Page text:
October 15, 2021 (9 Cheshvan 5782)
The Spirit of Lech Lecha
I hope this correspondence finds you well and in good health. We look forward to seeing you either in-person or on Zoom for Shabbat services tomorrow morning at 10:30AM.
This week’s Torah portion of Lech Lecha tells the story of the courage of Abraham in answering God’s call to, “Go forth from your native land, from your birthplace, and from your father’s house to the land that I will show you.” Our commentators point out that the command is increasingly arduous emotionally, with the final and most difficult test being Abraham’s readiness to leave his father’s house. Abraham’s journey takes place in many stages and over many years.
Specifically, a full accounting of Abraham’s travels, show us that in just a few chapters he journeys from Ur Kasdim (with his father Terach, his wife Sarai, and his nephew Lot) to Haran, from Haran to Beit El, and then to Egypt (due to a famine), before returning again to Beit El. With the aid of a biblical map, I approximate the total travel distance, with its many stops and starts, to be in the vicinity of 1156 miles. That is a long way to schlep in a car, let alone via a caravan of camels!
Approximately nineteen months ago, my daughter, Nava, engaged on a Lech Lecha of her own. To the best of my knowledge, she had not received a direct calling from God, but she certainly had carefully planned her college career so as to dedicate her junior year abroad to study Spanish in Barcelona. Like thousands of other college students, Nava’s plans of Lech Lecha came to a screeching halt due to the start of the pandemic. Reactively, as parents, we scrambled to fly her home due to an announced impending travel ban.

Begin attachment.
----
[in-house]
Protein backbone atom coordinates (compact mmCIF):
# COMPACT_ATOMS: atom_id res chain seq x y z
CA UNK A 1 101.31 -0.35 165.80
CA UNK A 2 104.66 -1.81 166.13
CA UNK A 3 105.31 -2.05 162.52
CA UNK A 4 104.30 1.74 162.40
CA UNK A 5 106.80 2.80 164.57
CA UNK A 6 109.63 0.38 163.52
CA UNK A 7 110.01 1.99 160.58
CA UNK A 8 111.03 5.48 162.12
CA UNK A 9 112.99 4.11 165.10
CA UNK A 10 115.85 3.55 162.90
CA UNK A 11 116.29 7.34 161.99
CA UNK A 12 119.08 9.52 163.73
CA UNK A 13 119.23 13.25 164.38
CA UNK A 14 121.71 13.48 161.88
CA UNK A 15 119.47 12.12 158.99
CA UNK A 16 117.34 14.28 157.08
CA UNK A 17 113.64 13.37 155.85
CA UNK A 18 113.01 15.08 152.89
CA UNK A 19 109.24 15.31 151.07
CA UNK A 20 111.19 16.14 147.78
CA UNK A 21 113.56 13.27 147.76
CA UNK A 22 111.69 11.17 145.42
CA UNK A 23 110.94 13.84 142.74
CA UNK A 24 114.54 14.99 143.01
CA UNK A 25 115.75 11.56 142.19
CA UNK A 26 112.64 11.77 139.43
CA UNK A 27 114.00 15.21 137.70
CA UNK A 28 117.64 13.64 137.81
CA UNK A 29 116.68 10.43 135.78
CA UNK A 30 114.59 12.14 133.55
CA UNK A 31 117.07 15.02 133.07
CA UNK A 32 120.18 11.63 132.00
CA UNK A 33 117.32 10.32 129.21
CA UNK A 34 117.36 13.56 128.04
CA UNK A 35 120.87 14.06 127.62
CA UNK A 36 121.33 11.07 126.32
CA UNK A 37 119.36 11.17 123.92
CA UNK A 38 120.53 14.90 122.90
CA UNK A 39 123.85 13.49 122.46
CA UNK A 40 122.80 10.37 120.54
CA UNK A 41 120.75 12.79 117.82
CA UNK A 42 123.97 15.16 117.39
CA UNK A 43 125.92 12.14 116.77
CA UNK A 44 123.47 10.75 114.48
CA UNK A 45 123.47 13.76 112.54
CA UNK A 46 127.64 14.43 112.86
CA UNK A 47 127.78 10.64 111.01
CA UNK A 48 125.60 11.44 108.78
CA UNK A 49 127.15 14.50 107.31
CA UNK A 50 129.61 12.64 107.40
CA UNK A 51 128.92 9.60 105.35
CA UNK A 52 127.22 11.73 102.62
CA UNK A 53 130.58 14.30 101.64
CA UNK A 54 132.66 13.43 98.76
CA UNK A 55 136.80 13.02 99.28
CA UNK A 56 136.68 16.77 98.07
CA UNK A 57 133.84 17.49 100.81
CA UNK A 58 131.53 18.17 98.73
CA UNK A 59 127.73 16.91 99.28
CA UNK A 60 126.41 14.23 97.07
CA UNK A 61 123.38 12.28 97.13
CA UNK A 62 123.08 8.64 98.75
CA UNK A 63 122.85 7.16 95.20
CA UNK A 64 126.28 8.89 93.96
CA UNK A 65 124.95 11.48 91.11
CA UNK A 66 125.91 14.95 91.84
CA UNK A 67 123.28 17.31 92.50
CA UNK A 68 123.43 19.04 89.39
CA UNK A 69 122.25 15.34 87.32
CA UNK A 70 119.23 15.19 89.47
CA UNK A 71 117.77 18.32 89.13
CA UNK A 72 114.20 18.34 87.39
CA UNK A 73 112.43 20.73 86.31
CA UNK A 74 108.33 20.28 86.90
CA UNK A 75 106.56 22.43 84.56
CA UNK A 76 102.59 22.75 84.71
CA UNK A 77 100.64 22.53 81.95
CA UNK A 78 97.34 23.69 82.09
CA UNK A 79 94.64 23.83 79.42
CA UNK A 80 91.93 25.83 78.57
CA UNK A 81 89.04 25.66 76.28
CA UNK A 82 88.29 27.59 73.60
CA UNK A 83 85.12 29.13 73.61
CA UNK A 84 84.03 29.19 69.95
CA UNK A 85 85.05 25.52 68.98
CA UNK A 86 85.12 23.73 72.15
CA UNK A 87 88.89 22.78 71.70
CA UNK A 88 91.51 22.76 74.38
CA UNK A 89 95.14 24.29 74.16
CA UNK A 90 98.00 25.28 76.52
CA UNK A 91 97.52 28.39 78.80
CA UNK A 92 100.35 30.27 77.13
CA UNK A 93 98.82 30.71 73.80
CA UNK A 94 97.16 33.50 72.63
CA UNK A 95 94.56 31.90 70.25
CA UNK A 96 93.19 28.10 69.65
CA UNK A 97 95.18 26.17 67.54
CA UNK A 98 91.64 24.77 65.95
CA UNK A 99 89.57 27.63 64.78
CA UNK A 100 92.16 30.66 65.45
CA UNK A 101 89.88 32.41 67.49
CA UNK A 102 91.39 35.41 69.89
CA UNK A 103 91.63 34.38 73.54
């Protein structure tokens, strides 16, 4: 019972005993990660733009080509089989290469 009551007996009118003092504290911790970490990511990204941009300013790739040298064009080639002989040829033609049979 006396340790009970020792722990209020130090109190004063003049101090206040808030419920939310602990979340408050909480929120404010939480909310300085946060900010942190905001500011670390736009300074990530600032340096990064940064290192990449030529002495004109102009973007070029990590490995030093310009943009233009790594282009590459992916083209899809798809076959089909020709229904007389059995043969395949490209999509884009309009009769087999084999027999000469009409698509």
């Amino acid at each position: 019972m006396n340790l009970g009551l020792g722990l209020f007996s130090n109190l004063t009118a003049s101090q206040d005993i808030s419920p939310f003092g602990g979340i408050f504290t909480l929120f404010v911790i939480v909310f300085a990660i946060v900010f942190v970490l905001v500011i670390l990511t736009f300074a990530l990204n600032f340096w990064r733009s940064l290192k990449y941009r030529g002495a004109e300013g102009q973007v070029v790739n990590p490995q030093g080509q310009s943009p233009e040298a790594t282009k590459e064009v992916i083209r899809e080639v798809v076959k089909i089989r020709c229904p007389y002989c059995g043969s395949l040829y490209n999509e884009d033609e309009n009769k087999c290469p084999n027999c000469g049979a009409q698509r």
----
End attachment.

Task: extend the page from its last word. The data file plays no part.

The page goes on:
Like Abraham, who managed different stages of his journey under different circumstances, Nava is now ready to continue her interrupted Lech Lecha. At the end of this month, she will fly to Columbia, in South America, in order to volunteer for an environmentally sustainable agricultural community. Afterwards, she will continue to work remotely for a U.S. based company for another month before leaving Columbia to travel the world.
Ironically, like Abraham, who at the beginning of God’s command, did not know his final intended destination (remember God says simply, “Go to the land that I will show you.”), so too, Nava’s itinerary is in flux and up in the air.
My prayer for this Shabbat is that for all of us, who find ourselves on a physical or spiritual journey of Lech Lecha, may we, like Abraham (and hopefully Nava), feel God’s guiding protection, be blessed with God’s blessings, and bring the best of ourselves to return in peace, health, and fulfilment.
Rabbi Eric L. Wasser, EdD